[00:35:29] But it’s still a it’s it’s a record that at least everyone speaking the same language. Yeah. I mean, it’s like if you got everybody on the globe would speak one language will blockchain. Is that like.


[00:35:38] Yes. And blockchain needs that language in and of itself. You know that going back to that, you know, how can we ensure that that in this emerging technology that so many leaders do not quite understand how it works and that I’m including I’m not I don’t how blockchain works, I’ll defer to the technology gurus, but also how to apply it in the cloud.


[00:35:59] Yeah. Yeah. Noted.


[00:36:01] But, you know, I think I think we need a better. It’ll it’ll have to come because blockchain is not you know, flavor of month is here to revolutionize the industry. So, so much to dove into. I really appreciate your flexibility on some of the topics that before, Greg. Before we ask Scott, before we make sure our listeners can can get in touch with Tevan here, anything. I mean, we went through a lot there last time.


[00:36:29] I want to weigh in. Well, you know, again, I think the accountability of blockchain is, to me, the most important aspect of it. And it probably can be hacked by somebody. Sure. There’s at least one person or organization, whoever they are, that can hack blockchain and that’s whoever invented the thing. But the truth is, not everyone can. And and it has been proven through the the cryptocurrencies to be very stable and secure. And, um. And I think that’s critical for us. Look, you know, one of my favorite applications of of blockchain would be political meetings.


[00:37:09] I would love to see every one of those meetings be recorded and read out of all of those handoffs. Think about all the backroom dealings. We’re talking about these days.


[00:37:18] Those kind of things, if those could be it would be like the Nixon tapes. One hundred percent of the time on that much.


[00:37:26] Look, let’s see what base we’re going to circle back on there. I mean, there are lots of artists like this. Sounds Jerry Springer for radio.


[00:37:33] Well, don’t don’t you wonder. I mean, truthfully, I mean, and it’s not just that. But you wonder about what is going on out there that. Everything. How can anyone still spin anything these dance? Right. I mean, it’s so accessible.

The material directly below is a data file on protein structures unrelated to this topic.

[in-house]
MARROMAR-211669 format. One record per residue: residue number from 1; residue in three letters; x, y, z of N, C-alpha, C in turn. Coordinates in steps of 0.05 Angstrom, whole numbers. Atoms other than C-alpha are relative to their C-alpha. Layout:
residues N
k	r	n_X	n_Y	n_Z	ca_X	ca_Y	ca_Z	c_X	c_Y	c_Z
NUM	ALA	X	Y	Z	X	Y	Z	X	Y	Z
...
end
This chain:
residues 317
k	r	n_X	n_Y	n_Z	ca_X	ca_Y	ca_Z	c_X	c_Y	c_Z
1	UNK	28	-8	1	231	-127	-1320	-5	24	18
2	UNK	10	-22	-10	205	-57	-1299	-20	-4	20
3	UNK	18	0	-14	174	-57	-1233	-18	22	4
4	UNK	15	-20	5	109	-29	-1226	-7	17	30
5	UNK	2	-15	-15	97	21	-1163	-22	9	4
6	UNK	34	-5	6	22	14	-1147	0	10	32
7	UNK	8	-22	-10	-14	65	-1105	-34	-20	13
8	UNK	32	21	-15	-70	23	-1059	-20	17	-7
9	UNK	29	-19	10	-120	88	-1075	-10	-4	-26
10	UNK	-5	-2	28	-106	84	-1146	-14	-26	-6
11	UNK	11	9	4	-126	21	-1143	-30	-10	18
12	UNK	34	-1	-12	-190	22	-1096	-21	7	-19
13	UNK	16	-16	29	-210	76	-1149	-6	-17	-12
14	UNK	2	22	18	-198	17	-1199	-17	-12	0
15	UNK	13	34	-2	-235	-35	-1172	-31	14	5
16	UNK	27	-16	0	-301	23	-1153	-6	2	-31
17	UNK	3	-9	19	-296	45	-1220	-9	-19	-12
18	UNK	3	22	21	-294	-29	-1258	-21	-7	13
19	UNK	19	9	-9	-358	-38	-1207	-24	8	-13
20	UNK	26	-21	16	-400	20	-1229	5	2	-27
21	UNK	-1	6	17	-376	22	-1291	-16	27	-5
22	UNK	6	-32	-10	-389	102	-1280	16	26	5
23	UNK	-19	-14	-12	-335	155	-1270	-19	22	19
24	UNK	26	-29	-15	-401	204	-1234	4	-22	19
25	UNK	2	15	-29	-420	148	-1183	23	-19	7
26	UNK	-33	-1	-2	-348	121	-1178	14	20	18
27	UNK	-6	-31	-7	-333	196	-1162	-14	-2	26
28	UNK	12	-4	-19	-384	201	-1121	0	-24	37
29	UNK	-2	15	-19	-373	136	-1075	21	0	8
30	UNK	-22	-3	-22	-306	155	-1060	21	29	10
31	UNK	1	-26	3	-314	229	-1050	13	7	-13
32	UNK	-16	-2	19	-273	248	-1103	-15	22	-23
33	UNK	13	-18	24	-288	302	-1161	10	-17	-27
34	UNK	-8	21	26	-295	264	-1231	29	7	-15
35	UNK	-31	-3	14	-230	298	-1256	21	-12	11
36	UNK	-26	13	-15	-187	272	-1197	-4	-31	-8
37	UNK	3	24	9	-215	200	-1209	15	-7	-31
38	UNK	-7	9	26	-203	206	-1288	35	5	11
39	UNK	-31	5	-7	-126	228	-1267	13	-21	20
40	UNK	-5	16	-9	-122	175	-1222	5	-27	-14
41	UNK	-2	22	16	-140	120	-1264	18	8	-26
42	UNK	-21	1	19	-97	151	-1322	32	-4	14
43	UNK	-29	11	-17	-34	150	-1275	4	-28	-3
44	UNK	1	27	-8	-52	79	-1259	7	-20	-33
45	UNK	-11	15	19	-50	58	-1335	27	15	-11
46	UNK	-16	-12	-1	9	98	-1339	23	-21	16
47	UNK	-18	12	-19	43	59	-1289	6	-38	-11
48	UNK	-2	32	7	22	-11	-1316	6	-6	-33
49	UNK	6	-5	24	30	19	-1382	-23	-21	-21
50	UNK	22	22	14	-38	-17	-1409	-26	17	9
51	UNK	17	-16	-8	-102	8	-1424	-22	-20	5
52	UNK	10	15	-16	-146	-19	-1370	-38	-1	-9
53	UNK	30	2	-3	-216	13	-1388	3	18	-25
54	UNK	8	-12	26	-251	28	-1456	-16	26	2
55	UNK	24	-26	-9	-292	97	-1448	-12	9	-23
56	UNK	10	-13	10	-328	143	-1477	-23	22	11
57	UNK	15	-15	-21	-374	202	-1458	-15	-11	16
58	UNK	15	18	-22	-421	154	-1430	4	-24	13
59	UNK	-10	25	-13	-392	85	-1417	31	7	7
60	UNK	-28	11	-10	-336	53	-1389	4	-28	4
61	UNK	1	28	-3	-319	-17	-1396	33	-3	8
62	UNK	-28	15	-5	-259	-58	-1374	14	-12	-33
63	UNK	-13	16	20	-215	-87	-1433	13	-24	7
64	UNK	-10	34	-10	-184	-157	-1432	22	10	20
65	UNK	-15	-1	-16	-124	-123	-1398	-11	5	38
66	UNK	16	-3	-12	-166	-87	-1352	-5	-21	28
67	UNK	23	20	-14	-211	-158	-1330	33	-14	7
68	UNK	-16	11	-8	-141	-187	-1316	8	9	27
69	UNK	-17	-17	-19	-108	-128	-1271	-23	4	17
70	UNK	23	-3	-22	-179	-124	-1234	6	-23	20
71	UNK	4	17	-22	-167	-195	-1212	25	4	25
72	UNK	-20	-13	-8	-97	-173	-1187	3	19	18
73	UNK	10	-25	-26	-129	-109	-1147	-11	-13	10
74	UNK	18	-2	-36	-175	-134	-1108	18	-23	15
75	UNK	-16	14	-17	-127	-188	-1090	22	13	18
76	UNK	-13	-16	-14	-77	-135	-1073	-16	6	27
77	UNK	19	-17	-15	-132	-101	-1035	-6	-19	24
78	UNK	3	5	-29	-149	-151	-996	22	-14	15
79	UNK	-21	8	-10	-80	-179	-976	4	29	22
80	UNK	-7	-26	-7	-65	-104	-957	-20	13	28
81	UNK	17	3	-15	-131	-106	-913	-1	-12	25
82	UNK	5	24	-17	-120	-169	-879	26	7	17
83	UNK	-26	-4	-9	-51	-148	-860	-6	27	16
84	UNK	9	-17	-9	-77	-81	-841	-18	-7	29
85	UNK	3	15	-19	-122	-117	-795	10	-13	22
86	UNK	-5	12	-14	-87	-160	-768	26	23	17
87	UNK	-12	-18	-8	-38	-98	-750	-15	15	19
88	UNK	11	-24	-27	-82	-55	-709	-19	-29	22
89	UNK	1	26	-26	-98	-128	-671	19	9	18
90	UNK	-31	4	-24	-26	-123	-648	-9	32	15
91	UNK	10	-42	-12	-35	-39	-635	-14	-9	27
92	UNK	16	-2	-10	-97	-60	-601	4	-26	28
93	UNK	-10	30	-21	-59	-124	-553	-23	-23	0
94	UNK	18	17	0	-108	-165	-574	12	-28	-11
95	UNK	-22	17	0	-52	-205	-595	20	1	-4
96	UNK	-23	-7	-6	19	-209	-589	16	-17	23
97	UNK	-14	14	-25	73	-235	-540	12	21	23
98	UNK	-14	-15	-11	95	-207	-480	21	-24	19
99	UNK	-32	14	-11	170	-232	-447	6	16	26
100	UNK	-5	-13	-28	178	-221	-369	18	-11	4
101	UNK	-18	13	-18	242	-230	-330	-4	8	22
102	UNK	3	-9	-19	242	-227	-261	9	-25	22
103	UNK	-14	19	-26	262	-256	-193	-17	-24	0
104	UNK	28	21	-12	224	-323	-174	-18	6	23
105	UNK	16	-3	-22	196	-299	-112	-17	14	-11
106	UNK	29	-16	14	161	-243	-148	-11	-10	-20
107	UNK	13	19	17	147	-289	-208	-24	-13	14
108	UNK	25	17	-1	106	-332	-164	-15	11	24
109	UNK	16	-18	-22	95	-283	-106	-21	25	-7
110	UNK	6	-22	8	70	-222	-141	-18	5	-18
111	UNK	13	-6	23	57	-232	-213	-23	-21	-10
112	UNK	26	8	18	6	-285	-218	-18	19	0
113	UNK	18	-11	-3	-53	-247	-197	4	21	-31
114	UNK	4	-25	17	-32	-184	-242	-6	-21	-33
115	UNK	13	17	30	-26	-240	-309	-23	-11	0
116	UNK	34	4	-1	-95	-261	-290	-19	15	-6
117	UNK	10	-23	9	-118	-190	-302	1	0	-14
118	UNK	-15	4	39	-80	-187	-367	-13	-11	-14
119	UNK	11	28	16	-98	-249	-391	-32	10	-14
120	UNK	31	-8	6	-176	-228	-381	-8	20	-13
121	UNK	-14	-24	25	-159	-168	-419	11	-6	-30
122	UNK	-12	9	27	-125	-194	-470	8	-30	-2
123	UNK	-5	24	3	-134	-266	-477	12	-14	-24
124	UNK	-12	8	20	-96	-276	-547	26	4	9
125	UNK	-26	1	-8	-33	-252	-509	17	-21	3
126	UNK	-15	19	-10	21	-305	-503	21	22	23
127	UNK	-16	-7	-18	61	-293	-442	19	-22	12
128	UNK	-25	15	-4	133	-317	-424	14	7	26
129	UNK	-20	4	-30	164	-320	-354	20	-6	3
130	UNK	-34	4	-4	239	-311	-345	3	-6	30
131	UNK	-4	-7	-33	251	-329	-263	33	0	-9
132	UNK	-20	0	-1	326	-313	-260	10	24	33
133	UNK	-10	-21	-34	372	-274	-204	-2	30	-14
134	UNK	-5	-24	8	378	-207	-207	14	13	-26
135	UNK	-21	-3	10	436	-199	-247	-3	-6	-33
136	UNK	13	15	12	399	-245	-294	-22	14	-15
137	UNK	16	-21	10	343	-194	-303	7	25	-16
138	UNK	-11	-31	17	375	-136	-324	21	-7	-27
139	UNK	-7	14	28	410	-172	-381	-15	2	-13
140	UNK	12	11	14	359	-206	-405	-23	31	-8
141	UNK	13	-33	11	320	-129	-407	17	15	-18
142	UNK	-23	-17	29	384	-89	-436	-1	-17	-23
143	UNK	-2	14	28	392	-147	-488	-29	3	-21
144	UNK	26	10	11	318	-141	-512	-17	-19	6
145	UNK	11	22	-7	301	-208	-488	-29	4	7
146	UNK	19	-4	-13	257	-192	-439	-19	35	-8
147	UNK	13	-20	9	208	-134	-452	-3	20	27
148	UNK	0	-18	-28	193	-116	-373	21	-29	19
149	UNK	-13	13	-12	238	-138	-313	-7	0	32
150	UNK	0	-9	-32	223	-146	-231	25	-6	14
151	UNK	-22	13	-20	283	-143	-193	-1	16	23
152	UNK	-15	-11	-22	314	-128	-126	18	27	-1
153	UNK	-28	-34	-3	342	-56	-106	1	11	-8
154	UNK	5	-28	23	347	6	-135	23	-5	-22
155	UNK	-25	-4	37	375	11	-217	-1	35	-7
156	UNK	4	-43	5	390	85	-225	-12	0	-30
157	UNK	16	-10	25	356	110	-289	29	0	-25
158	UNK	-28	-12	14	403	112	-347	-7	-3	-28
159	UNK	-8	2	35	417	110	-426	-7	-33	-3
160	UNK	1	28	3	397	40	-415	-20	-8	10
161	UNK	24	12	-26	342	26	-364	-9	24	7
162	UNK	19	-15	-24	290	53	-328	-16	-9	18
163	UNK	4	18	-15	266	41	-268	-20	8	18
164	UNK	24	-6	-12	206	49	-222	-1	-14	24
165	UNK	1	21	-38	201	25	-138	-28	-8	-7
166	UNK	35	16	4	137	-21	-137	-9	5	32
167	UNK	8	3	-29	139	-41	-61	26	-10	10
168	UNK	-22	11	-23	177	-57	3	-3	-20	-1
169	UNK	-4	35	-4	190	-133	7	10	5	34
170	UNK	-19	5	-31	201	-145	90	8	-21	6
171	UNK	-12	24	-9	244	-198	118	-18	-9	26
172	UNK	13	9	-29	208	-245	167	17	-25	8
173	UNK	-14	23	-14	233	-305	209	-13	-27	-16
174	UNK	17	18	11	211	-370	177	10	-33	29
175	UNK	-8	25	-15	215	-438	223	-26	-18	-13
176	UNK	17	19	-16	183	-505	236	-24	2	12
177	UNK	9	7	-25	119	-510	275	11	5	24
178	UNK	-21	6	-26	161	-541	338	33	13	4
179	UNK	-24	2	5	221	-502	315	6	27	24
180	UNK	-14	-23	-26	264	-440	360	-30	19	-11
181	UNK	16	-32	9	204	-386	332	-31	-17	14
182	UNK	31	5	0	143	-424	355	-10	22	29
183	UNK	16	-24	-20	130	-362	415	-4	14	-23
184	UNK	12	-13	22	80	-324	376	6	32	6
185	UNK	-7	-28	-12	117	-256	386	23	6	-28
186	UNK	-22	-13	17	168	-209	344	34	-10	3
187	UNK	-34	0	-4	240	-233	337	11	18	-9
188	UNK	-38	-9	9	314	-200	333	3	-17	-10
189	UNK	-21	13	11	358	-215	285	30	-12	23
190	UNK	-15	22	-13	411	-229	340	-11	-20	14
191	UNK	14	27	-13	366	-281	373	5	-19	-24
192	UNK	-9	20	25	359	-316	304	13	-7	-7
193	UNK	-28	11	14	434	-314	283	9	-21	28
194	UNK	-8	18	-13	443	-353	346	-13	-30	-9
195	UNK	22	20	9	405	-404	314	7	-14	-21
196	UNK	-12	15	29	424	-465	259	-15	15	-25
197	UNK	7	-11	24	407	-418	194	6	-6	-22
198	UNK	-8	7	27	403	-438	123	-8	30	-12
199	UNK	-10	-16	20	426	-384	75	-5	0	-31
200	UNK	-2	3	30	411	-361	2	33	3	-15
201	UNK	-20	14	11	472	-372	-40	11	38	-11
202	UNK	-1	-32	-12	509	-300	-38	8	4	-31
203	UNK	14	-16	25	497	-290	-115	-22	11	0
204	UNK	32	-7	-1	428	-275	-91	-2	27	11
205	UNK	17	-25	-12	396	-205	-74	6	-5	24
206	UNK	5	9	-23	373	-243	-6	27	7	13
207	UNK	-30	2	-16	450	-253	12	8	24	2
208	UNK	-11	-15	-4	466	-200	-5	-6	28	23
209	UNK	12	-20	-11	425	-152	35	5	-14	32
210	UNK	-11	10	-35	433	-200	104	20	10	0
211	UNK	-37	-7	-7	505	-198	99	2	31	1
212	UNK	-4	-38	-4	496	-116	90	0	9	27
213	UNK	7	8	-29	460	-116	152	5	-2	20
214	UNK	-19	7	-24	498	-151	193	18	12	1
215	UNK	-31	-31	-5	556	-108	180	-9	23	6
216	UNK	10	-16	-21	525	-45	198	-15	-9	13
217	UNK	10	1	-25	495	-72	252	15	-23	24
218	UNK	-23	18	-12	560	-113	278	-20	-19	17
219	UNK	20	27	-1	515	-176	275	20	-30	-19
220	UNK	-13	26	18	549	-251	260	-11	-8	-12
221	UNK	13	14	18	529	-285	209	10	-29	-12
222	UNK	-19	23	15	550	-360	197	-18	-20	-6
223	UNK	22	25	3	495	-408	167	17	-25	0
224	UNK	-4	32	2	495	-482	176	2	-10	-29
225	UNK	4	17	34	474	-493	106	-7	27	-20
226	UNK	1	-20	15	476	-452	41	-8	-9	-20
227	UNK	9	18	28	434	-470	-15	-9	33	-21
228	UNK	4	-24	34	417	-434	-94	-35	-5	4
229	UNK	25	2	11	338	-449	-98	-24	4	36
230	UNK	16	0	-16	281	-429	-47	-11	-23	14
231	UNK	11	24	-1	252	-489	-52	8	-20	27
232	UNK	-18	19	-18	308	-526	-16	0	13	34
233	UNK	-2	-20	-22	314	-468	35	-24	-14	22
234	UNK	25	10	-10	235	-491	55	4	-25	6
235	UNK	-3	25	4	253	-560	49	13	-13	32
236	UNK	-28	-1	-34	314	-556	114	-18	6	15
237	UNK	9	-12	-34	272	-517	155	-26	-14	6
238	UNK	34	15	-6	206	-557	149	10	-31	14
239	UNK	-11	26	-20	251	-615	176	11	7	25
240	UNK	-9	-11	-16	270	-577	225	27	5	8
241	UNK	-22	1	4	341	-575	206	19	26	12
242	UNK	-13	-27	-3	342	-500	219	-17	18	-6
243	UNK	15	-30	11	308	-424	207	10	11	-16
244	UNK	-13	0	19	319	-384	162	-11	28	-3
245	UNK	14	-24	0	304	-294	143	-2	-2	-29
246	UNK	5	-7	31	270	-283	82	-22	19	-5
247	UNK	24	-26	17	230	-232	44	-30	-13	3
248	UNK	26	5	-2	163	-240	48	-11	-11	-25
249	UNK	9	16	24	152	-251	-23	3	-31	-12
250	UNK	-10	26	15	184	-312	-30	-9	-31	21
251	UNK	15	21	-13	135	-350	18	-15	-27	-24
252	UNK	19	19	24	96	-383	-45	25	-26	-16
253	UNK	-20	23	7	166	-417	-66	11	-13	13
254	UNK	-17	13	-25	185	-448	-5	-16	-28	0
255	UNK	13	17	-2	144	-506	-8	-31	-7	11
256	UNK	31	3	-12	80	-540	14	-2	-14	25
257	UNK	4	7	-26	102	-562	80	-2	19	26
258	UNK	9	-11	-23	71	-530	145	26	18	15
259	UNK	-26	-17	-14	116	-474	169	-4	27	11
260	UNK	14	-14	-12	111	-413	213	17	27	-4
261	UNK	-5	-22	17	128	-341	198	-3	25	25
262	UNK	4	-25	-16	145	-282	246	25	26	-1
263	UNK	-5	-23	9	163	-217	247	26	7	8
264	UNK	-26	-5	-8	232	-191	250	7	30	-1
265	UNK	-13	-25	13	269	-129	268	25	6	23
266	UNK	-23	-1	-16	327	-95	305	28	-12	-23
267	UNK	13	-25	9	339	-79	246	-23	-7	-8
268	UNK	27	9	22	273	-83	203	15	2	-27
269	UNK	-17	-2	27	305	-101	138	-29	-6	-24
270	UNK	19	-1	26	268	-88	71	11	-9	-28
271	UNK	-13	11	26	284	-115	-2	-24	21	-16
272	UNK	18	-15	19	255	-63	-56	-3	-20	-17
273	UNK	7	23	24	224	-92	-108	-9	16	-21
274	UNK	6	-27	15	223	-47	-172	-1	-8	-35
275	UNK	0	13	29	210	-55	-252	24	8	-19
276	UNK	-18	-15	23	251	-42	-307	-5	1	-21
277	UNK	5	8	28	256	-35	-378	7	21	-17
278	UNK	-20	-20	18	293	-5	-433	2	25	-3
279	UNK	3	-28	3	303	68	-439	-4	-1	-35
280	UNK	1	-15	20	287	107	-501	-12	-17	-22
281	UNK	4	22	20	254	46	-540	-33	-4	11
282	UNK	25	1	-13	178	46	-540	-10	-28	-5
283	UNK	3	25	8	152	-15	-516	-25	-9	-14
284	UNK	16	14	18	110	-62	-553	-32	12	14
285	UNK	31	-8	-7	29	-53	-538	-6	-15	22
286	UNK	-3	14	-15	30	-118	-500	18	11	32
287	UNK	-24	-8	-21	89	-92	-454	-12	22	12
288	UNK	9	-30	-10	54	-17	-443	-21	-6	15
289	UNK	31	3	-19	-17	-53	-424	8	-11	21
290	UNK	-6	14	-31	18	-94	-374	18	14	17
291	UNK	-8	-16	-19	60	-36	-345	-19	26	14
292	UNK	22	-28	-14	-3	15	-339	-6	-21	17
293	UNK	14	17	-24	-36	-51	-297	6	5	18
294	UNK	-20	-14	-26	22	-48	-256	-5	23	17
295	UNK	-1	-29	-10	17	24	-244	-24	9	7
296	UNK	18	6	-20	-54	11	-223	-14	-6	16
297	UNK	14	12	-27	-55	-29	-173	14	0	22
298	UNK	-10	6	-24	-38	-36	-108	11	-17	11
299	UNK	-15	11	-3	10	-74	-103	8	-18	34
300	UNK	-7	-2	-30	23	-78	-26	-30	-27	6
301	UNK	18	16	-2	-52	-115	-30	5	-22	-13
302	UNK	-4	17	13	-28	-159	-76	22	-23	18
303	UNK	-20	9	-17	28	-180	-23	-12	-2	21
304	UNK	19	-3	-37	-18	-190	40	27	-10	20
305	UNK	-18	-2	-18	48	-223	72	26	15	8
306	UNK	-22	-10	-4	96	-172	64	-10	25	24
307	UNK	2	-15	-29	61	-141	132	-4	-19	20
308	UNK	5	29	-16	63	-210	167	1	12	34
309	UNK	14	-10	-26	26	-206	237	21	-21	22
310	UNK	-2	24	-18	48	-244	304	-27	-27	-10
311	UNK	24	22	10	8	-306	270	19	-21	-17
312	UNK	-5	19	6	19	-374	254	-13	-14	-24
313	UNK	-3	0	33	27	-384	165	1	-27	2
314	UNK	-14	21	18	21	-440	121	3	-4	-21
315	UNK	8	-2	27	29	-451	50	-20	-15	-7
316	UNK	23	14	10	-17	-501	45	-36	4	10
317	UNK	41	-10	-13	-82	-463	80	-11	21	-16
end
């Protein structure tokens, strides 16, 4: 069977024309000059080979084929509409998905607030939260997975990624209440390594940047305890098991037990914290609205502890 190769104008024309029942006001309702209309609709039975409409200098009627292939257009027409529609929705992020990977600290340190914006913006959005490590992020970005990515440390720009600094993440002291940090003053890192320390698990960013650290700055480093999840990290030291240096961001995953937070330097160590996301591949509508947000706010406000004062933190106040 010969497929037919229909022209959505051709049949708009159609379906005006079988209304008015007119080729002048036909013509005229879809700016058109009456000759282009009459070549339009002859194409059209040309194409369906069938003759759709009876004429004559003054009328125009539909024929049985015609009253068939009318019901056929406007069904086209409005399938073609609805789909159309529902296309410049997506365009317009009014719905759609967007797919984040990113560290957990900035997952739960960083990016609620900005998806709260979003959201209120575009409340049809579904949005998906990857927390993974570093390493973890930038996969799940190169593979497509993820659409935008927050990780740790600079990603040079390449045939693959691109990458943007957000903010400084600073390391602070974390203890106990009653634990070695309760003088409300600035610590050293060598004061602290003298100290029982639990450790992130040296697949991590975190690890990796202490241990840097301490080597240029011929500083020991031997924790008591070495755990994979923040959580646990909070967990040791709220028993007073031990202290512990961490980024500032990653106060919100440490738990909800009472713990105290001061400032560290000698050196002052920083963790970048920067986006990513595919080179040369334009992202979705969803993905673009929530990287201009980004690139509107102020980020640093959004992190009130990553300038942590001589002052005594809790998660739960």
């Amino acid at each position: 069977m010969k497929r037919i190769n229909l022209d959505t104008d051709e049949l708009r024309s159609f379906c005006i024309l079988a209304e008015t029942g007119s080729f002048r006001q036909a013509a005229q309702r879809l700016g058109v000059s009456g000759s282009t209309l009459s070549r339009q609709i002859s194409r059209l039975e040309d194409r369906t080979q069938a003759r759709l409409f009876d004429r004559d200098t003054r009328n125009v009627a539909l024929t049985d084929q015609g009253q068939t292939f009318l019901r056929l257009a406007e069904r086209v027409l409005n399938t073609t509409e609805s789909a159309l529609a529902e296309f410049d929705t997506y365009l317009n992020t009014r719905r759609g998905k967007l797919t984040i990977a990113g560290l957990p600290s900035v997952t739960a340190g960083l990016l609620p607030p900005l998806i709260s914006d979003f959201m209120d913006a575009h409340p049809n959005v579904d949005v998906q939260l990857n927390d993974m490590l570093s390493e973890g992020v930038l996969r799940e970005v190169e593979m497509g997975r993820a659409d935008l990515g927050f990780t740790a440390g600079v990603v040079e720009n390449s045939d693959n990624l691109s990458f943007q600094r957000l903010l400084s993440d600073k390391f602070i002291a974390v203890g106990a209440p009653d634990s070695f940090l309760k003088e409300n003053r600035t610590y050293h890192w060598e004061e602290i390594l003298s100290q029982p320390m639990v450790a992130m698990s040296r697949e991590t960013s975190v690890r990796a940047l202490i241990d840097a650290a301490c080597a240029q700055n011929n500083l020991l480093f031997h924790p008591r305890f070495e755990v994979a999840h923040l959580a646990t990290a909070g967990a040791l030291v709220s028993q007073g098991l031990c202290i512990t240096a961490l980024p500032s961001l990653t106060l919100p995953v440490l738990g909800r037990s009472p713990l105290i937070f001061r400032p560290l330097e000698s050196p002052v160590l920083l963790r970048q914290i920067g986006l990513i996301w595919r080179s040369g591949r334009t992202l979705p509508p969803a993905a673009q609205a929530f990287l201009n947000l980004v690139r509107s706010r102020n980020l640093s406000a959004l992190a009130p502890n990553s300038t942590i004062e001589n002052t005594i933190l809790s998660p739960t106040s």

[00:37:47] I’m just glad we’re adults because growing up, you know, think about everything’s video recorded. No kidding. I wouldn’t he got away with it. I mean, you think about the things you did in your childhood. It’s like, oh, gosh.


[00:37:58] Their technology has replaced Gladys Kravitz. All right. In case anyone knows, I still knows who that is.


[00:38:06] Bewitch, nosy neighbor, Abby. I love that.


[00:38:09] What a reference. Okay. Real quick, weigh in on the value. Clearly FedExed a big supporter of the reverse Logistics Social Nation, which is a global organization. We’re big fans with a ton shroder and his leadership and what they’re doing to rejuvenate this organization. Against the backdrop of of how reverse Logistics and returns and how you handle all of that, got to be on the on a short list of the most important topics in in in Supply chain today. So so what value. You all see supportand RLA.


[00:38:40] Well say this Tony is amazing. Yes, I read that you don’t see someone that gives so much passion and effort towards a cause and it’s not. I mean, unfortunately, with industry events, there are two types of people. There are people that make money and that’s what they’re trying to do. Doug Miura wrong. We’re all in business to make money. But Tony really believes in making reverse Logistics better. He believes in bringing retailers, manufacturers, third party service providers like ourselves into the mix. Because I mean, every meeting, every industry event I go to with RLJ the education and the information that’s shared, even the event last night. I don’t know if y’all were at the little happy hour last night going around and talking to the different customers that we have. It’s a great opportunity for me to see my customers, the prospects. But the cross-pollination, I mean, literally where you have you know, I’ll just say one computing customer at another computing customer and there at the same table having drinks together. And it’s not you know, there’s no, you know, trade secrets or anything like that. But it’s amazing to me because there’s information Sheer that helps with solving for our problems to the day with reverse in reverse is always changing. You know, I was on the elevator with somebody coming down and it was a short elevator conversation, but they said, you know, fulfillment is clean and easy. They said reverse Logistics is just a messy business.


[00:40:00] And it really is. But it’s always changing. If you went to one of our reverse facilities, like on any given week, you’d see that we reconfigured and adapt to changes that happen. But events like this put us all together in the same room. And it’s technology solutions that service providers. It really it lifts the knowledge base and the education level with everyone. And it’s just a great opportunity for us to kind of share best practices. Look at the agenda today. You have sustainability conversations. You have conversations on technology solutions. You have conversations on disposition and improvements in retail. But all those things that just listening to them, I literally get my dose in two days that I couldn’t get in 12 months of talking to customers. Right. So RLJ is, um. It’s good to see the strength. Yeah, they kind of hit a dip, right. That’s when the the different industry groups are kind of going in trying to set up their own events. But this really is about it’s a member driven organization. Yes. So it’s it’s exciting. It’s good to be here. And yeah, I’ve been part of it for six years now. And this is kind of the unknown. Like, you know, people when my son first went through in our facilities, he goes, I had no idea FedEx did this. But people don’t understand reverse. They think they return something.